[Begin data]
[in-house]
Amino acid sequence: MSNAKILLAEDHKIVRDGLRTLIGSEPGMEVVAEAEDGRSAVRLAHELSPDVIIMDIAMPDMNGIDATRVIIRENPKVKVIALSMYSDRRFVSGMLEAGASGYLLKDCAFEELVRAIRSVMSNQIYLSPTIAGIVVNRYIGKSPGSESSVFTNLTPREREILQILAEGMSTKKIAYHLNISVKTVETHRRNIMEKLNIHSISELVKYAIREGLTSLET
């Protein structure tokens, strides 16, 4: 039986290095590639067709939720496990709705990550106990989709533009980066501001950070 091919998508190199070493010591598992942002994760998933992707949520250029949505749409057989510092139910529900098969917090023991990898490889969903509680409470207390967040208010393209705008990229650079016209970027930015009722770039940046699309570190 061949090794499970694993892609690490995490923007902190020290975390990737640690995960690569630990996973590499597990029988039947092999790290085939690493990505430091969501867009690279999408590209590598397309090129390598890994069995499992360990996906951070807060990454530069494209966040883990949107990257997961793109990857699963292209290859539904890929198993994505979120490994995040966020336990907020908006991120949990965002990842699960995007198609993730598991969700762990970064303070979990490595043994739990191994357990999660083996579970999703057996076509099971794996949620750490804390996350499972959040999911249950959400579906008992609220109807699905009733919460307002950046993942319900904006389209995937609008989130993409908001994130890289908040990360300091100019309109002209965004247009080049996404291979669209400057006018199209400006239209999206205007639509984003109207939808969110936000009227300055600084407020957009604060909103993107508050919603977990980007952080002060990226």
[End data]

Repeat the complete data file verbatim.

[in-house]
Amino acid sequence: MSNAKILLAEDHKIVRDGLRTLIGSEPGMEVVAEAEDGRSAVRLAHELSPDVIIMDIAMPDMNGIDATRVIIRENPKVKVIALSMYSDRRFVSGMLEAGASGYLLKDCAFEELVRAIRSVMSNQIYLSPTIAGIVVNRYIGKSPGSESSVFTNLTPREREILQILAEGMSTKKIAYHLNISVKTVETHRRNIMEKLNIHSISELVKYAIREGLTSLET
């Protein structure tokens, strides 16, 4: 039986290095590639067709939720496990709705990550106990989709533009980066501001950070 091919998508190199070493010591598992942002994760998933992707949520250029949505749409057989510092139910529900098969917090023991990898490889969903509680409470207390967040208010393209705008990229650079016209970027930015009722770039940046699309570190 061949090794499970694993892609690490995490923007902190020290975390990737640690995960690569630990996973590499597990029988039947092999790290085939690493990505430091969501867009690279999408590209590598397309090129390598890994069995499992360990996906951070807060990454530069494209966040883990949107990257997961793109990857699963292209290859539904890929198993994505979120490994995040966020336990907020908006991120949990965002990842699960995007198609993730598991969700762990970064303070979990490595043994739990191994357990999660083996579970999703057996076509099971794996949620750490804390996350499972959040999911249950959400579906008992609220109807699905009733919460307002950046993942319900904006389209995937609008989130993409908001994130890289908040990360300091100019309109002209965004247009080049996404291979669209400057006018199209400006239209999206205007639509984003109207939808969110936000009227300055600084407020957009604060909103993107508050919603977990980007952080002060990226």